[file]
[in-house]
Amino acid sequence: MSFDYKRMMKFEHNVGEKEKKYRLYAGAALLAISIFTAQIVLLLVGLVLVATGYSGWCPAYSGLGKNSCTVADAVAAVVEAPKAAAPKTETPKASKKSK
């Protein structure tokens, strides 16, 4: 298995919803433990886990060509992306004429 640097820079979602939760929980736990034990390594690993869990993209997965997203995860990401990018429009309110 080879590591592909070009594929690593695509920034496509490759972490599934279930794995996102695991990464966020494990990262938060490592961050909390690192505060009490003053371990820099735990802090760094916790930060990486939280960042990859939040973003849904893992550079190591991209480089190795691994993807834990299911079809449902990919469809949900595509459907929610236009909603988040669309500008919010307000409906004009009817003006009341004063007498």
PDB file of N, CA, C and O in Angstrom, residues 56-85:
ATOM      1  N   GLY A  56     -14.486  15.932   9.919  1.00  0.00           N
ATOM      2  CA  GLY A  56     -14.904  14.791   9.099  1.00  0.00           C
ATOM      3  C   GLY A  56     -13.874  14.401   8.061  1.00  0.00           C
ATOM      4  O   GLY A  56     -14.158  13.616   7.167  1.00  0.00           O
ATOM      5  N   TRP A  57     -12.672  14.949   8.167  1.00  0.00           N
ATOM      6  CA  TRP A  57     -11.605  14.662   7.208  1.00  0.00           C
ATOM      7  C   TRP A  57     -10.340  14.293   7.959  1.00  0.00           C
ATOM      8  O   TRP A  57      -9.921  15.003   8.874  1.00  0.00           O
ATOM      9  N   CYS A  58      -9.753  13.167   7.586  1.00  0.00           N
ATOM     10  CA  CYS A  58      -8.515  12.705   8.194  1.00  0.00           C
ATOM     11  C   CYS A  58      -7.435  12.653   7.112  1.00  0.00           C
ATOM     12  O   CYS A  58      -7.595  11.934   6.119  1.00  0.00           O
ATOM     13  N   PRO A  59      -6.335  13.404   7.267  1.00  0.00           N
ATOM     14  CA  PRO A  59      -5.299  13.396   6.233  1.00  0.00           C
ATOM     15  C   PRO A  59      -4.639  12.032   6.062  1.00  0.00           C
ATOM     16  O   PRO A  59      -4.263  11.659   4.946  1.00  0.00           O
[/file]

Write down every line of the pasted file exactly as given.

[in-house]
Amino acid sequence: MSFDYKRMMKFEHNVGEKEKKYRLYAGAALLAISIFTAQIVLLLVGLVLVATGYSGWCPAYSGLGKNSCTVADAVAAVVEAPKAAAPKTETPKASKKSK
């Protein structure tokens, strides 16, 4: 298995919803433990886990060509992306004429 640097820079979602939760929980736990034990390594690993869990993209997965997203995860990401990018429009309110 080879590591592909070009594929690593695509920034496509490759972490599934279930794995996102695991990464966020494990990262938060490592961050909390690192505060009490003053371990820099735990802090760094916790930060990486939280960042990859939040973003849904893992550079190591991209480089190795691994993807834990299911079809449902990919469809949900595509459907929610236009909603988040669309500008919010307000409906004009009817003006009341004063007498």
PDB file of N, CA, C and O in Angstrom, residues 56-85:
ATOM      1  N   GLY A  56     -14.486  15.932   9.919  1.00  0.00           N
ATOM      2  CA  GLY A  56     -14.904  14.791   9.099  1.00  0.00           C
ATOM      3  C   GLY A  56     -13.874  14.401   8.061  1.00  0.00           C
ATOM      4  O   GLY A  56     -14.158  13.616   7.167  1.00  0.00           O
ATOM      5  N   TRP A  57     -12.672  14.949   8.167  1.00  0.00           N
ATOM      6  CA  TRP A  57     -11.605  14.662   7.208  1.00  0.00           C
ATOM      7  C   TRP A  57     -10.340  14.293   7.959  1.00  0.00           C
ATOM      8  O   TRP A  57      -9.921  15.003   8.874  1.00  0.00           O
ATOM      9  N   CYS A  58      -9.753  13.167   7.586  1.00  0.00           N
ATOM     10  CA  CYS A  58      -8.515  12.705   8.194  1.00  0.00           C
ATOM     11  C   CYS A  58      -7.435  12.653   7.112  1.00  0.00           C
ATOM     12  O   CYS A  58      -7.595  11.934   6.119  1.00  0.00           O
ATOM     13  N   PRO A  59      -6.335  13.404   7.267  1.00  0.00           N
ATOM     14  CA  PRO A  59      -5.299  13.396   6.233  1.00  0.00           C
ATOM     15  C   PRO A  59      -4.639  12.032   6.062  1.00  0.00           C
ATOM     16  O   PRO A  59      -4.263  11.659   4.946  1.00  0.00           O